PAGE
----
The new life can’t be built in a day. We have to take the program slowly, a little at a time. Our subconscious minds have to be reeducated. We have to learn to think differently. We have to get used to sober thinking instead of alcoholic thinking. Anyone who tries it knows that the old alcoholic thinking is apt to come back on us when we least expect it. Building a new life is a slow process, but it can be done if we really follow the A.A. program. Am I building a new life on the foundation of sobriety?
“When things go well, we must never fall into the error of believing that no great ill can befall us. Nor should we accuse ourselves of ‘negative thinking’ when we insist on facing the destructive forces in and around us, both realistically and effectively. Vigilance will always be the price of survival.”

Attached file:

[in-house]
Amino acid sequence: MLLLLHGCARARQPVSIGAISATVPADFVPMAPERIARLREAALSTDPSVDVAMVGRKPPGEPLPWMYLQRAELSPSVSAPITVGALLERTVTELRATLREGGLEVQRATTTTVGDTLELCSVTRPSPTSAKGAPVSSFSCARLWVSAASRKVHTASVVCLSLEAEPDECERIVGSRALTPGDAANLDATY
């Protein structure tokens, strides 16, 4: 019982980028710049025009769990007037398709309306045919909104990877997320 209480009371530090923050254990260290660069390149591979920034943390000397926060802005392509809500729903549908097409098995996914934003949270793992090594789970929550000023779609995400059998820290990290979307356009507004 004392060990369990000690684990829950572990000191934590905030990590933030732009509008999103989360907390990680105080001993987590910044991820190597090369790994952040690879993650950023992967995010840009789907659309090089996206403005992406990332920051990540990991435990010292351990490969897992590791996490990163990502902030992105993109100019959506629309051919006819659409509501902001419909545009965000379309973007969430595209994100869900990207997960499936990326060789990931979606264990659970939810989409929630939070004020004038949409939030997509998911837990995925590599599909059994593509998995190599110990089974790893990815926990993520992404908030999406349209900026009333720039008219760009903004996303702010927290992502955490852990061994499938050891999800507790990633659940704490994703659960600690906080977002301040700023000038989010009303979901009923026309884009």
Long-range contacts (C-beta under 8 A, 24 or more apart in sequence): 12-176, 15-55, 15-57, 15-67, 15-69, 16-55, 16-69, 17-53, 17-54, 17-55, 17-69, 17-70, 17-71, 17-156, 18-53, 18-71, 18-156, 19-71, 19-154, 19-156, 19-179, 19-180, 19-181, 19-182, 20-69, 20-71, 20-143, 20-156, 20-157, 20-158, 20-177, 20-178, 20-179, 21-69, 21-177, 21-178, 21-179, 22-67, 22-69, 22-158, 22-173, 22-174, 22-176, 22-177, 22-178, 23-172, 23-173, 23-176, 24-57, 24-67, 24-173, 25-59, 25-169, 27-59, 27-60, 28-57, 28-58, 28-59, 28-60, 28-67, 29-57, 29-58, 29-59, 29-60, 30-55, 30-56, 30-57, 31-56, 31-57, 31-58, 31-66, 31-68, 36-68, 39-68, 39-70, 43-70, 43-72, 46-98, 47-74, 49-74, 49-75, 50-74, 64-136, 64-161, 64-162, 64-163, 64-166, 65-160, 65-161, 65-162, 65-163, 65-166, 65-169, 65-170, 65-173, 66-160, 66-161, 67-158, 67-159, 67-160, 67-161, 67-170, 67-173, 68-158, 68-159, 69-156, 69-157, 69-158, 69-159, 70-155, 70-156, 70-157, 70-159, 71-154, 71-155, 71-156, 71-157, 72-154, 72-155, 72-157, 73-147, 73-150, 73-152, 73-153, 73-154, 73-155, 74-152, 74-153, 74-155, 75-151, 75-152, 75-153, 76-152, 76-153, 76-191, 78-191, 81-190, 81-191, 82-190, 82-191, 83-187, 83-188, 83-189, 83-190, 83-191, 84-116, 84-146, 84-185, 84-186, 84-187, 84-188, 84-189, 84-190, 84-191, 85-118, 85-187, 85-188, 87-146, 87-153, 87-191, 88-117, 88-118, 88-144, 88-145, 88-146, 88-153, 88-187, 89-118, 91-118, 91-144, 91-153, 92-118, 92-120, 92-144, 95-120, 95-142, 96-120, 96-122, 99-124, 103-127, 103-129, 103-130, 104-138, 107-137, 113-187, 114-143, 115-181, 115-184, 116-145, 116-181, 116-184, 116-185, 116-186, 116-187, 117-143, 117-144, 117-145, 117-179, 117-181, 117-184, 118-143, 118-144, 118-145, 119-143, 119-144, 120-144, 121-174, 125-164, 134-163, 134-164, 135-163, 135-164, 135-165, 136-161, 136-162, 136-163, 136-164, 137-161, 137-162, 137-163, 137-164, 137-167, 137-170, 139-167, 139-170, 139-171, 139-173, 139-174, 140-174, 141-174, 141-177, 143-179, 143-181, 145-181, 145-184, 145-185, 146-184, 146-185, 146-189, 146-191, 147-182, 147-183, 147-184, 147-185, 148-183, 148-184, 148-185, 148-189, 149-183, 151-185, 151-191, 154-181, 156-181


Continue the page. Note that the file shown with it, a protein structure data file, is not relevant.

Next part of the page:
“Everybody knows that those in bad health, and those who seldom play, do not laugh much. So let each family play together or separately as much as their circumstances warrant. We are sure God wants us to be happy, joyous, and free.”
Alcoholics Anonymous, 4th Edition > The Family Afterward, pg. 132
The most convincing evidence I have today that I’m an alcoholic is not how much or how long I drank, nor how drunk I got; the most convincing evidence I have is that Alcoholics Anonymous is working for me.
– Thank You For Sharing, p. 181
Thought to Ponder . . . I would rather go through life sober, believing I am an alcoholic, than go through life drunk, trying to convince myself that I am not.
AA-related ‘Alconym’ . . . T H I N K = Thank Heavens I Now Know.